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Just in case: Sheriff's deputies prepare for worst case scenario at local high school

Sheriff's deputies hone skills during a school-shooting training simulation at Valencia High School

Posted: July 23, 2009 10:42 p.m.
Updated: July 24, 2009 4:55 a.m.

Sheriff's Deputy Keith Davis kneels beside a "wounded" high school student, Kalia Summerlin, 19, and her friend Kristi Kniest, 15, as they participate in a multiple gunman on a school campus training scenario at Valencia High School on Thursday.

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Matthew Kneist, 12, laid on the ground at Valencia High School, motionless.

When the gunfire began, he flinched.

"It sounded scary," he said. "It was hard."

The skinny boy wore a strip of duct tape across his blue T-shirt, which Los Angeles County sheriff's deputies had marked with a frowned face with X's for eyes. Kneist was one of about a dozen students who roleplayed fleeing, wounded or dead victims of a school shooter Thursday in an annual training exercise for Los Angeles County sheriff's deputies.

In the simulated school shooting, deputies had to rescue a wounded deputy and bloodied students while searching for one or more gunmen - armed with rifles and handguns loaded with blanks.

Thursday's scenario began with an injured deputy radioing in a distress call with a brief description of a suspect who shot him.

Moments later, the first team of deputies arrived: A five-person phalanx, fake guns drawn and pointed in every direction, moved in toward the downed deputy.

One man stayed behind to guard him while the rest moved on to find the shooter. They rounded a corner and suddenly, gunshots rang out.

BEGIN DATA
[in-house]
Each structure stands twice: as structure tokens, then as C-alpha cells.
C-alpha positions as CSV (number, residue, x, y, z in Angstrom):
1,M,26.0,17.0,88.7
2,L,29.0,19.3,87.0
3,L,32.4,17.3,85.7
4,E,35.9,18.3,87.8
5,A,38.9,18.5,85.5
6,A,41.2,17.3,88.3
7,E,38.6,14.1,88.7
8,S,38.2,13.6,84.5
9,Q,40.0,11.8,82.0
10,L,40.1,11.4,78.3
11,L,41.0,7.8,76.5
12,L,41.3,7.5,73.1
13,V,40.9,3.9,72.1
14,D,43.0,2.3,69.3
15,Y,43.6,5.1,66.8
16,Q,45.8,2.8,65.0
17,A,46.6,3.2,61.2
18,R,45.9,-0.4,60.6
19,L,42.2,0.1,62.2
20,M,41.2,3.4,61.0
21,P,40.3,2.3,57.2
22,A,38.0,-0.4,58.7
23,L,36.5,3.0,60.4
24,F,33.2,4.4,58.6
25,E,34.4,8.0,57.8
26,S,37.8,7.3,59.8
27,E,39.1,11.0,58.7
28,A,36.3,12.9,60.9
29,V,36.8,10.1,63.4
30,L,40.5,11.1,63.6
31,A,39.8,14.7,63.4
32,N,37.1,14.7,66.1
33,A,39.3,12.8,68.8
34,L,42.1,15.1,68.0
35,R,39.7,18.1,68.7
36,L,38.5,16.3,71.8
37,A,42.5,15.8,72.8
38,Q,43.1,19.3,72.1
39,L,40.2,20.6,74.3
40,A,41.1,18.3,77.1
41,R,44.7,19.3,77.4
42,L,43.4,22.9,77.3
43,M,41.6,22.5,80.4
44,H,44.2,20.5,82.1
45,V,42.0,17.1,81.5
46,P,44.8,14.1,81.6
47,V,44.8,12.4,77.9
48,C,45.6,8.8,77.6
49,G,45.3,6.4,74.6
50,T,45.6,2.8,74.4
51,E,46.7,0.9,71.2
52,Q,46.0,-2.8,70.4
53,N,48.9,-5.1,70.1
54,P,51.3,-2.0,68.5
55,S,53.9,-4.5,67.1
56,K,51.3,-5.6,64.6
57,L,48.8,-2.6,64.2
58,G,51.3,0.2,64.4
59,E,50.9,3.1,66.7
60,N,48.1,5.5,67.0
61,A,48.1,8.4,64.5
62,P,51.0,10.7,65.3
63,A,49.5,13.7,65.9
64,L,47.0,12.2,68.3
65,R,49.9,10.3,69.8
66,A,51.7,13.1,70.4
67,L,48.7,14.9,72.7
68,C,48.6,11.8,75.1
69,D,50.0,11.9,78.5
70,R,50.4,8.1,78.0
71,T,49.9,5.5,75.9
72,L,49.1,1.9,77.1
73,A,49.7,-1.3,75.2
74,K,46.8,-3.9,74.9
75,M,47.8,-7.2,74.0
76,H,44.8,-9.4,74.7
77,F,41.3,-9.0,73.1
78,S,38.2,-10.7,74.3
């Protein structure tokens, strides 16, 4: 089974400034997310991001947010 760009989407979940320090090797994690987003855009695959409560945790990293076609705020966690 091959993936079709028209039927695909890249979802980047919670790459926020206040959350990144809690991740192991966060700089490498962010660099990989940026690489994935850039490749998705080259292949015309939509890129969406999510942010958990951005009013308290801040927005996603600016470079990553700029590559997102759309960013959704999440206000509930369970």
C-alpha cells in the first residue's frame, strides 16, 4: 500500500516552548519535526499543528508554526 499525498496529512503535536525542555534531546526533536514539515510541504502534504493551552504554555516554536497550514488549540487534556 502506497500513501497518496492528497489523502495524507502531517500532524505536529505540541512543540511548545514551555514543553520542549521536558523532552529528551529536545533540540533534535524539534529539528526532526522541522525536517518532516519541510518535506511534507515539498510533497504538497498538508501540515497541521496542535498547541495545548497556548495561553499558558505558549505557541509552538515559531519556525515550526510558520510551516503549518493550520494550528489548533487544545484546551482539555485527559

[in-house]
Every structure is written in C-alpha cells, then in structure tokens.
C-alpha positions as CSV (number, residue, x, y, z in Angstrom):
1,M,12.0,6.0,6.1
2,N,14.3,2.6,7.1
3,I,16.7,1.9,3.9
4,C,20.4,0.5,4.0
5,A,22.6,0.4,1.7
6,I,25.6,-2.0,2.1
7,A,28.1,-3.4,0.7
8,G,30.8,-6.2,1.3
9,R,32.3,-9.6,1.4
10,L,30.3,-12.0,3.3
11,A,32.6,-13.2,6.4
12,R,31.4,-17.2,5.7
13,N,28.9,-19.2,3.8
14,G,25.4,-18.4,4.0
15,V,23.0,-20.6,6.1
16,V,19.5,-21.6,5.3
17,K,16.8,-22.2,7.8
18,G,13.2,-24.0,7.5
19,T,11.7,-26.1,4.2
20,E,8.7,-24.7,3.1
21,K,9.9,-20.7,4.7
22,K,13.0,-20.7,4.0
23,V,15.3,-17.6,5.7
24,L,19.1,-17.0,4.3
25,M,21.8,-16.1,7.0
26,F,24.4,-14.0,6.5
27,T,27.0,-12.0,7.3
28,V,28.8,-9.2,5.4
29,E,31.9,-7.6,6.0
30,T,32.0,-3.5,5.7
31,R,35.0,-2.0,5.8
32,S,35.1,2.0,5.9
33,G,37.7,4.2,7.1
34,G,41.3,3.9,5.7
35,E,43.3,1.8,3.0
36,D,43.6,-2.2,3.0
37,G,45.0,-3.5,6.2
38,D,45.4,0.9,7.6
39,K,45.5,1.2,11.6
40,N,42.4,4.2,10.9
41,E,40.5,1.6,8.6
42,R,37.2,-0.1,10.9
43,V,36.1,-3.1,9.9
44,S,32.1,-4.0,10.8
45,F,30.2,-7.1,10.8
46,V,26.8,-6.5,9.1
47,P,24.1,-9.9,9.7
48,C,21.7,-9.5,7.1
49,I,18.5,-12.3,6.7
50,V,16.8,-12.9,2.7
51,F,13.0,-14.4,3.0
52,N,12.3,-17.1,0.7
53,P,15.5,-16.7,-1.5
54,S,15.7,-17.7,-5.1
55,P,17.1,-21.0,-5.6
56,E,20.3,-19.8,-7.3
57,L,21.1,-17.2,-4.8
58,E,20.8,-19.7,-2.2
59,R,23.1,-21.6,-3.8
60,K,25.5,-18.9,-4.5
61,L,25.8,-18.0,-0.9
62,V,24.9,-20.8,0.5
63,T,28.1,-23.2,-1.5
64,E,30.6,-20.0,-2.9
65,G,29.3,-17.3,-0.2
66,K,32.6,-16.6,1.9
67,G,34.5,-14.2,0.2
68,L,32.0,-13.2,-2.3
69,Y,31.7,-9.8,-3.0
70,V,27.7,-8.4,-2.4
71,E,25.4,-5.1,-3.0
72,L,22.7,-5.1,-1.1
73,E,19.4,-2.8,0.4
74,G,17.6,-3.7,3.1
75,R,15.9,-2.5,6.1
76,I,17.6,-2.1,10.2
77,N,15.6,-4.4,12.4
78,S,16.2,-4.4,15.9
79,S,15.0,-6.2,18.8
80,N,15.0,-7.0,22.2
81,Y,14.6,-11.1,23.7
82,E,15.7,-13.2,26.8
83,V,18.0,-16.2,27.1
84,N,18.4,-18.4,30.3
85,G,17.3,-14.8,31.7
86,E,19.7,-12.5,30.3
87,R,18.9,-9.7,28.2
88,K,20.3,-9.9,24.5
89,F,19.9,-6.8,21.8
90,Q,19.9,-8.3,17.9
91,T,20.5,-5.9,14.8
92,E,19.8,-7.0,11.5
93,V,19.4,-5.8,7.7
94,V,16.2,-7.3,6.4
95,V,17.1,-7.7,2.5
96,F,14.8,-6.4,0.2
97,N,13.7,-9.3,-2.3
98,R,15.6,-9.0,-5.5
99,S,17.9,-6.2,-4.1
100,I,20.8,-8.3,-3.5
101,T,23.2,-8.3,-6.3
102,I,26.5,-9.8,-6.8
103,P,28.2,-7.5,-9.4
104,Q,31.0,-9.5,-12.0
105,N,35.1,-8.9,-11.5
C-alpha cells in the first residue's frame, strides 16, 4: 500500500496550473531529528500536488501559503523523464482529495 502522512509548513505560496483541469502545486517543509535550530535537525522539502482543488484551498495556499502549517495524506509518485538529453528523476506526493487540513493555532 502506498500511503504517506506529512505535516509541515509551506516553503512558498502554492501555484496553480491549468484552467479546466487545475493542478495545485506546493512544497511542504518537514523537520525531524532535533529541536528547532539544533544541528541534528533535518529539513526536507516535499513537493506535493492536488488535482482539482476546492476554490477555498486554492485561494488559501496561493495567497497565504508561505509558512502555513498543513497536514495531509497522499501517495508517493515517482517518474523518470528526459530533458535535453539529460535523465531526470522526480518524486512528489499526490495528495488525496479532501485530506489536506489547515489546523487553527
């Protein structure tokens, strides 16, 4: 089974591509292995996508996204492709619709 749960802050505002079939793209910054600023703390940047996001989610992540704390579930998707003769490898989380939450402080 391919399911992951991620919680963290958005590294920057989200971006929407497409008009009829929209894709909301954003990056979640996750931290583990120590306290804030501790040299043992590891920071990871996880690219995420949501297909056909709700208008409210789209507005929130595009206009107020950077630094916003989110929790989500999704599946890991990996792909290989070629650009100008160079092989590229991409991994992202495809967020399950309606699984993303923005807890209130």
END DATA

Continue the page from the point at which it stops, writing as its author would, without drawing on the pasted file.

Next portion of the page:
The deputies jumped.

The blanks add an element of realism to the training exercise, and they tend to get the adrenaline pumping, said sheriff's Sgt. John Bomben.

Or, as Santa Clarita Valley Sheriff's Station Capt. Anthony La Berge put it: "When you hear those rounds go off, there's no way to fake that."

Seconds later, a group of students started running toward the deputies, heading for the gate. The deputies had to keep calm enough to stop the students and ask them for information about the shooter, then report it over the radio for comrades who hadn't arrived yet.

There turned out to be three shooters. And as deputies found each of them, a gunfight ensued. Deputies screamed "Bang! Bang! Bang!" and the shooters went down.

Officials developed and mandated the program in the wake of the April 1999 massacre at Columbine High School in a suburb of Denver, in which a pair of heavily armed students killed 12 students and a teacher and wounded others before turning their guns on themselves.

After Thursday's exercise, a deputy told Kneist he could get back up.

"But I'm supposed to be dead," the boy said with a grin, exposing his braces.

Kneist told his mother he wanted to come back for another training exercise next week.

"The people who do (school shootings) are crazy, you know?" Kneist said. "Schools shouldn't be a place where guns are."

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